Net Zero Buildings - March 2018

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Staying on Top by Focusing Below One of the many roles of the envelope is to manage thermal temperature and direct heat/cold to the proper place. The roof, as an envelope subsystem, is an integral element of this whole, but beyond its weather barrier role, it must include the right kind of insulation to maximize performance.

Alan Weis, a contributing writer for Architectural Products, covers thermal management issues, including building envelope and HVAC systems.


roof does more than keep it from raining within. Among many other things, it is one of the most important areas of the envelope in terms of a building’s thermal management. There are different ways to maximize this role; employing continuous insulation (CI) has become a popular one. The practice of CI—only catching on in the past few years with wall systems—has been common in roof systems for quite a while, and a great deal of knowledge is there for the learning. According to MacGregor Pierce, Xci product and technical manager for Hunter Panels, interest in CI has been driven in part by code requirements, but also a growing understanding of the crucial role insulation plays in creating an energy-efficient and comfortable building. “Arguably, the most important and cost-effective thing you can do on the path to net zero energy is to install sufficient insulation,” he says.

science is quite clear that this placement is best for overall thermal performance and moisture control, although the AEC industry isn’t necessarily on board yet, as it’s a different method,” says Pierce.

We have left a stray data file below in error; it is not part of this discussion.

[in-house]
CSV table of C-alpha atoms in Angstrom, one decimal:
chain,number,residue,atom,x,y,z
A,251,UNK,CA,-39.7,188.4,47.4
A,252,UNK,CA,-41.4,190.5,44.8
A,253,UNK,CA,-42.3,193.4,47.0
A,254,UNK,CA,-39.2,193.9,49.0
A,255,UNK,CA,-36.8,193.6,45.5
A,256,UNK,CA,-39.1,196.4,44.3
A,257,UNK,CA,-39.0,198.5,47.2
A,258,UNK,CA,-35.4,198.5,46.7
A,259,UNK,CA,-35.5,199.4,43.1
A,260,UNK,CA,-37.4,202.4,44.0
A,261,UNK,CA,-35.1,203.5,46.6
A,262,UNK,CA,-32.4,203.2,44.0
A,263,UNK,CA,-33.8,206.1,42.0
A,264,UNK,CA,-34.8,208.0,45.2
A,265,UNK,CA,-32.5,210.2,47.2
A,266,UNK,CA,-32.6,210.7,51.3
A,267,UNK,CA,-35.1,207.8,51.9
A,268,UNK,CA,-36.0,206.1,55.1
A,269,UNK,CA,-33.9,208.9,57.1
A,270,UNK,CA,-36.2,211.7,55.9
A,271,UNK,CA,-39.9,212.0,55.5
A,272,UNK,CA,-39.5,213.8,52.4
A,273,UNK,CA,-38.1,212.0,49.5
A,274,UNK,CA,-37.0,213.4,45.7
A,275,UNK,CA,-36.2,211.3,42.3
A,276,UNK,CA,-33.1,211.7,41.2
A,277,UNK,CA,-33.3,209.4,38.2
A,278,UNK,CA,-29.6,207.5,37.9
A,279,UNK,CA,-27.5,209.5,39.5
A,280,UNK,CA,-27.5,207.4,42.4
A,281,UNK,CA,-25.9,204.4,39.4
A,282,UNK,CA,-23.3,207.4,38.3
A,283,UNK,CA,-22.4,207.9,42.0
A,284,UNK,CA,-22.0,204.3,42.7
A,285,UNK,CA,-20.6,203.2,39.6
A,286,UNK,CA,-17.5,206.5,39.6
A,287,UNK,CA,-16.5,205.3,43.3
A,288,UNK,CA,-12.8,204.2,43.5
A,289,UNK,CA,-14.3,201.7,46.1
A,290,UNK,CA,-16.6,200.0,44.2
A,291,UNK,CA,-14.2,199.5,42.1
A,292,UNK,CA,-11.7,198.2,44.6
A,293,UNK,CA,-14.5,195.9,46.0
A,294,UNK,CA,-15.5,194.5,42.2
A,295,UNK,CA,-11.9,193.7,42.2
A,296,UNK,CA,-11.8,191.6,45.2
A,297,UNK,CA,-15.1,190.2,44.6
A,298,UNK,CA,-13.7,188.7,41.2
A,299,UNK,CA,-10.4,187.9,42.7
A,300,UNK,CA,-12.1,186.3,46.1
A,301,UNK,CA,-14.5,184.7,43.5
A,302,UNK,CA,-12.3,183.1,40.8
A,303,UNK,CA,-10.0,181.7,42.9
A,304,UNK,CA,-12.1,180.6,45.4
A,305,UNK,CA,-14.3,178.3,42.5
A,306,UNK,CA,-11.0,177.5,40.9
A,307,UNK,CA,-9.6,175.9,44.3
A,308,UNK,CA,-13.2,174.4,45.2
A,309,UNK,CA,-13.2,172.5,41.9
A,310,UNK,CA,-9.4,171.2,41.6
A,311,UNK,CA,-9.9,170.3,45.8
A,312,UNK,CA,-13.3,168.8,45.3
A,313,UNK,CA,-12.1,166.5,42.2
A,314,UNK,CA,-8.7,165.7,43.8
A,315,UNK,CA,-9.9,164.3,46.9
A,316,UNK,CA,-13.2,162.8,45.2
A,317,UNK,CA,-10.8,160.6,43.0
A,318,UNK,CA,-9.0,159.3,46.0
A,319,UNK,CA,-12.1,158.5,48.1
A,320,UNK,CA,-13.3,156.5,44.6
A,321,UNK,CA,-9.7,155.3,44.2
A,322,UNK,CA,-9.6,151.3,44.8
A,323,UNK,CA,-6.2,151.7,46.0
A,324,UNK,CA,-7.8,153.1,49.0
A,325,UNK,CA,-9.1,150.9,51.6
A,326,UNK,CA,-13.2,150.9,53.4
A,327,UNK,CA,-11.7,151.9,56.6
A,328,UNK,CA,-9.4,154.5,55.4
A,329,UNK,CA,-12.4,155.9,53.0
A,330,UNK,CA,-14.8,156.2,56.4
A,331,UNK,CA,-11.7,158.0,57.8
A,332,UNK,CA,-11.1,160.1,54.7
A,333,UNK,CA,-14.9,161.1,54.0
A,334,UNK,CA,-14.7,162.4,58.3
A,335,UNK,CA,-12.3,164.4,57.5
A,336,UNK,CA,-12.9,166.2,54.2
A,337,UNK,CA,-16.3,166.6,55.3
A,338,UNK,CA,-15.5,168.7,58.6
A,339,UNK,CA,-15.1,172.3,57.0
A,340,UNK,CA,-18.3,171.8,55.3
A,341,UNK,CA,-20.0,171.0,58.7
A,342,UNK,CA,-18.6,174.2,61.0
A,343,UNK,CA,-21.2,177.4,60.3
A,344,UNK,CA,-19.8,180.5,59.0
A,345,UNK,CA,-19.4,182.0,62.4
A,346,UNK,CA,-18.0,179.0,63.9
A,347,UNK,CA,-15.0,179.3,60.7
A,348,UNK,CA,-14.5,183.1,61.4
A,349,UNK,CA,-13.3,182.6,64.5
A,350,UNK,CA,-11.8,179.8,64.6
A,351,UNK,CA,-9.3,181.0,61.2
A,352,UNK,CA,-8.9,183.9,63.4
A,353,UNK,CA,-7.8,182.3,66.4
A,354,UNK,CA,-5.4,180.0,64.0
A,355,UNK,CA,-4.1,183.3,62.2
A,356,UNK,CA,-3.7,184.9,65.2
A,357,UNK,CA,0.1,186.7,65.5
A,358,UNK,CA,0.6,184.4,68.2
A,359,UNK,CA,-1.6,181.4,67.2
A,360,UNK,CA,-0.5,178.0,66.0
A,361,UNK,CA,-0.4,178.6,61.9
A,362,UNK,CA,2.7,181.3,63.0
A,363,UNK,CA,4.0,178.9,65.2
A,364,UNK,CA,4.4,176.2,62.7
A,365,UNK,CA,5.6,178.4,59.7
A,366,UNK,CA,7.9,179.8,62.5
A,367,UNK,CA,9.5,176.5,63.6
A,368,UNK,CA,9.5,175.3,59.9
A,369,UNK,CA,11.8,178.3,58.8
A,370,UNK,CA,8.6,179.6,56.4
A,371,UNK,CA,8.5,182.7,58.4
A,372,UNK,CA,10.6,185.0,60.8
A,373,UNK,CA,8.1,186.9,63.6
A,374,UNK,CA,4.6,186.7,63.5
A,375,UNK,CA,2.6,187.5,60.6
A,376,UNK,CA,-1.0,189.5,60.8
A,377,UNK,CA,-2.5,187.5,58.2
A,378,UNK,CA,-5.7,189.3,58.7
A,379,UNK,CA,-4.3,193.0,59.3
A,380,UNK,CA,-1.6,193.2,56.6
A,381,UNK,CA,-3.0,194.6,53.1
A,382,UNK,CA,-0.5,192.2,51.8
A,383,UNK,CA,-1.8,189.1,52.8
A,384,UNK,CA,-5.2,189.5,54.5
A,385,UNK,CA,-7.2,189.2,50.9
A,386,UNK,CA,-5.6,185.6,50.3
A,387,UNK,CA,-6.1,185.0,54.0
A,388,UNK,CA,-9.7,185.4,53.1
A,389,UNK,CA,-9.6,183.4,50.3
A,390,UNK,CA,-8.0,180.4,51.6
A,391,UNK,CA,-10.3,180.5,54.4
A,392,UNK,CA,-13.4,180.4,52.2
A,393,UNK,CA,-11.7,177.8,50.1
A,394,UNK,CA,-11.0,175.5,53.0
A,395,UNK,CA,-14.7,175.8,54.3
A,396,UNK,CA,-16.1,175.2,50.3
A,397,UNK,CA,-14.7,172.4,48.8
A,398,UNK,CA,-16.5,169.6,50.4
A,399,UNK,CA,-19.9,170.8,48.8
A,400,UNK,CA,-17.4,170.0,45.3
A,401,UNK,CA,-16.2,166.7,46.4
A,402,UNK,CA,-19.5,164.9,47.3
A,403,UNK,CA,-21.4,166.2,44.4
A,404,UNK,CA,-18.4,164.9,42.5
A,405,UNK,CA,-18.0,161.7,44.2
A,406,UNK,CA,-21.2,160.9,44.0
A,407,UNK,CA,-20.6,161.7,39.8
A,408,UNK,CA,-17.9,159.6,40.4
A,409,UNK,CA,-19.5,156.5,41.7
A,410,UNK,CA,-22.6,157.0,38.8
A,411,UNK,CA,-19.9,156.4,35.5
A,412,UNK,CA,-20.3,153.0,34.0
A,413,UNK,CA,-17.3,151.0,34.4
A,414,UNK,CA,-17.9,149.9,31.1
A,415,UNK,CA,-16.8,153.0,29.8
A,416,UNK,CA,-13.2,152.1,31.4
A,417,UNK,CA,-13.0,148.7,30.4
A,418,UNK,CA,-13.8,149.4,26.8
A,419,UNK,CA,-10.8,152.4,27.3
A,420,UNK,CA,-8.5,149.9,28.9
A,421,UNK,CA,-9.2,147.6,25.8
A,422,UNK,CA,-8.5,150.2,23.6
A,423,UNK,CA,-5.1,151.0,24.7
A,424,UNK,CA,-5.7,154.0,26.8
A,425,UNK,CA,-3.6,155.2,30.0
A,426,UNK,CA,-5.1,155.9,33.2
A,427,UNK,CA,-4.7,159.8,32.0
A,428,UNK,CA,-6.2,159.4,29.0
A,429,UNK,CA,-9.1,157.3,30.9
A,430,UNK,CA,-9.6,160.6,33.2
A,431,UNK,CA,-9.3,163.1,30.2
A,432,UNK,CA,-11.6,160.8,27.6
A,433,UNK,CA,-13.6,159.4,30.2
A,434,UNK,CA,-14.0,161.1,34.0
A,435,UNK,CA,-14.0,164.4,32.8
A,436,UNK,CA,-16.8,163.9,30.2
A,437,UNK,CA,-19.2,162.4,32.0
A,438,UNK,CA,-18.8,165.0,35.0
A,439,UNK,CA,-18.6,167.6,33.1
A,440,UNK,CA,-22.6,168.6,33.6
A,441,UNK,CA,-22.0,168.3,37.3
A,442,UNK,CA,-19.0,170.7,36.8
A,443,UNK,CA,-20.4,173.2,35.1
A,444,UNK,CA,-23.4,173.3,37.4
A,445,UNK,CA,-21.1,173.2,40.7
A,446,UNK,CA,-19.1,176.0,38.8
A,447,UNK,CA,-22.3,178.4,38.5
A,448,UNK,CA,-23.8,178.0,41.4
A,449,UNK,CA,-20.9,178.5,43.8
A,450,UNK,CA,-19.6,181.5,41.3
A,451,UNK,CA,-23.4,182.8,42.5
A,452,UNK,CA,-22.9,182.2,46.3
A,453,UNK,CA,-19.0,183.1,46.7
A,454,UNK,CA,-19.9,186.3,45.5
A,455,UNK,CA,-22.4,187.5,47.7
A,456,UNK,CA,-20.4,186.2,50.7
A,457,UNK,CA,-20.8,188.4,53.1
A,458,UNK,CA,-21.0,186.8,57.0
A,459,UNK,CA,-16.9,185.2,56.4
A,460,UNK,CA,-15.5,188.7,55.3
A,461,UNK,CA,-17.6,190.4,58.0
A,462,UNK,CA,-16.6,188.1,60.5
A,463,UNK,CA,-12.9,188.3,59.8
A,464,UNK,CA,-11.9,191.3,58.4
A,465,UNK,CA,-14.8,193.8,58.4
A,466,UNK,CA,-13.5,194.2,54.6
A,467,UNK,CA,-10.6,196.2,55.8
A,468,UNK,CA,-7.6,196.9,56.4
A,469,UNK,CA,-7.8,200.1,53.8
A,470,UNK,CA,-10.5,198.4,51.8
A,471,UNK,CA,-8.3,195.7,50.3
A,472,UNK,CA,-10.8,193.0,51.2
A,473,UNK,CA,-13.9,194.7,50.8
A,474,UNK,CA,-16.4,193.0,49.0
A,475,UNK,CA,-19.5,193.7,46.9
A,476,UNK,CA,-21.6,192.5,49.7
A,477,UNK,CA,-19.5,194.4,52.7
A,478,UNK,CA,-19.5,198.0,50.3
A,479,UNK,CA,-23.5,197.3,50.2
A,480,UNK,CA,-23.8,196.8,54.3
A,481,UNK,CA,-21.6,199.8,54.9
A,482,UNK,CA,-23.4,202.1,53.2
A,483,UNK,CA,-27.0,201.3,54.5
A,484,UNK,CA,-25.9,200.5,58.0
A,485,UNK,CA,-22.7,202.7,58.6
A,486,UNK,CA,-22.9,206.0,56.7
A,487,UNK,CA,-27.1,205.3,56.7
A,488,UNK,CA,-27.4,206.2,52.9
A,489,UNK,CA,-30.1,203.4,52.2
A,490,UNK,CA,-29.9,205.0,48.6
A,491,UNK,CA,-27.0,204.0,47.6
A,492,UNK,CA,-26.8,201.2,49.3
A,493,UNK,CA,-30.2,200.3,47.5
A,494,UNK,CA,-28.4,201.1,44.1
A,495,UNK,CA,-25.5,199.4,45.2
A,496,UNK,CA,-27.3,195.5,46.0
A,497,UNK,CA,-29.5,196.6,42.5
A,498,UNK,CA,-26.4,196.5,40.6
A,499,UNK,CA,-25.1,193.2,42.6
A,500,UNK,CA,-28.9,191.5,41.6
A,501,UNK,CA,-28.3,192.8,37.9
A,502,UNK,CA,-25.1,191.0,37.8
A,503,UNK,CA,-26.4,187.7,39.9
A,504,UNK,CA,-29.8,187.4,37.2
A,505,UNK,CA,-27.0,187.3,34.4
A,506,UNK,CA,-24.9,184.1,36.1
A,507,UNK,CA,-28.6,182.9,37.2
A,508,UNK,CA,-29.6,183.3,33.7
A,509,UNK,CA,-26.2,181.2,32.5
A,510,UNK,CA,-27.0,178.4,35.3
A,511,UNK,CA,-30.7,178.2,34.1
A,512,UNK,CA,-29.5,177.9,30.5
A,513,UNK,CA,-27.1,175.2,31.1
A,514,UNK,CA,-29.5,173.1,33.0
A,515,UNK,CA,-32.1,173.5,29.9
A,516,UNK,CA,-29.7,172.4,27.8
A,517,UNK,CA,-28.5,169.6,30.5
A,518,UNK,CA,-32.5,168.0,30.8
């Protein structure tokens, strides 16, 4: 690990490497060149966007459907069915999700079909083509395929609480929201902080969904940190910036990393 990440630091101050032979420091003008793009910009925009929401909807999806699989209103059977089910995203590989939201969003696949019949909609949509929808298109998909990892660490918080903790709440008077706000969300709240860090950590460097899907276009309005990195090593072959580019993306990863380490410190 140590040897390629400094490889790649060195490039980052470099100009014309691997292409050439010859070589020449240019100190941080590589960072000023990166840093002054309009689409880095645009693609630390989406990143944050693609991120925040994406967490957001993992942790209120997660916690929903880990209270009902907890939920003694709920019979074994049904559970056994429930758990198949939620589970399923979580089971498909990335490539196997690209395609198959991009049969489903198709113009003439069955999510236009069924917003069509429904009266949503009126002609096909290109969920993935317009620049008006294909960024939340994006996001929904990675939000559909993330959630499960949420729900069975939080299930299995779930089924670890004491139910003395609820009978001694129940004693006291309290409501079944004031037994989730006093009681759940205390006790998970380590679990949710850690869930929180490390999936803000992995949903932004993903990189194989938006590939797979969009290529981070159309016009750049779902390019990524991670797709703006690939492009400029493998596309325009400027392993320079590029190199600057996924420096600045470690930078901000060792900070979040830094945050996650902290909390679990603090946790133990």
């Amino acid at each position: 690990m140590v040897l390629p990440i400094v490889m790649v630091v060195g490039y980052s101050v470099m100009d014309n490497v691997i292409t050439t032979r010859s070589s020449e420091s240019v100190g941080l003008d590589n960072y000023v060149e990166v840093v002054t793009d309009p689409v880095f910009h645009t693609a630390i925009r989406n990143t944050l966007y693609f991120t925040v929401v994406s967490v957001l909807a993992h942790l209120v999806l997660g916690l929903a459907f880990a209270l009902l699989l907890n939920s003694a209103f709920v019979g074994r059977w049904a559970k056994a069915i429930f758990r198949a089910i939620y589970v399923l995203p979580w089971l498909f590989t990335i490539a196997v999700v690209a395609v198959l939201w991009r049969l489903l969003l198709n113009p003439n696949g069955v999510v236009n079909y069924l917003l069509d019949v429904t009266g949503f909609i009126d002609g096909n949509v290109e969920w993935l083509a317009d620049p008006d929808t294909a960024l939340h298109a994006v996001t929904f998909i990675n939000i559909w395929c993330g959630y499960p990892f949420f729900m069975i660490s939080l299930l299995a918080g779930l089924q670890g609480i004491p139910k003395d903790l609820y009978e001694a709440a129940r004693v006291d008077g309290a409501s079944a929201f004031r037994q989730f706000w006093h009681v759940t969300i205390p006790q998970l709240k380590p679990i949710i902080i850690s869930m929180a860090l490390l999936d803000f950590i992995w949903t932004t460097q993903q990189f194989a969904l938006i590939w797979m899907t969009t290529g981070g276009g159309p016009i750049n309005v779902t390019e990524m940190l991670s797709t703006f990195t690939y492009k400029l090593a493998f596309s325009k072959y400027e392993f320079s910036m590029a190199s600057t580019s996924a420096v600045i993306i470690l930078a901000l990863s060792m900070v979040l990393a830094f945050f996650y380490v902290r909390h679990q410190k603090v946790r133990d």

On Extruded Polystyrene (EPS) Achieving an overall building goal of zero net energy use requires a comprehensive whole-structure process, agrees Dale Mullikin, regional sales manager with ACH Foam Technologies. “Insulation is a critical subset of an overall building envelope strategy and we welcome the chance to collaborate during pre-construction,” says Mullikin.

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Not surprisingly, he is a fan of polyiso insulation “It performs very well in these situations, and complies with NFPA 285 fire requirements in many assemblies, so it does double-duty.” Regardless of the type of insulation used, Pierce notes it’s crucial to consider the performance of the envelope as a complete entity, taking into account thermal control and moisture and air management. Some insulation products can do all three things. “It’s key not to just look at the bulk of the walls or roof themselves, but also the openings,” says Pierce. “You can have the best insulated building in the world, but without energy-efficient windows, you’ll lose much of that benefit.” On the wall front, there’s been a movement toward outboard insulation—i.e., installing it on the outside face of the wall structure, rather than between studs or inside the structure. “Building


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Collaborating during pre-construction, achieving an overall building goal of zero net energy use requires a comprehensive whole-structure process.

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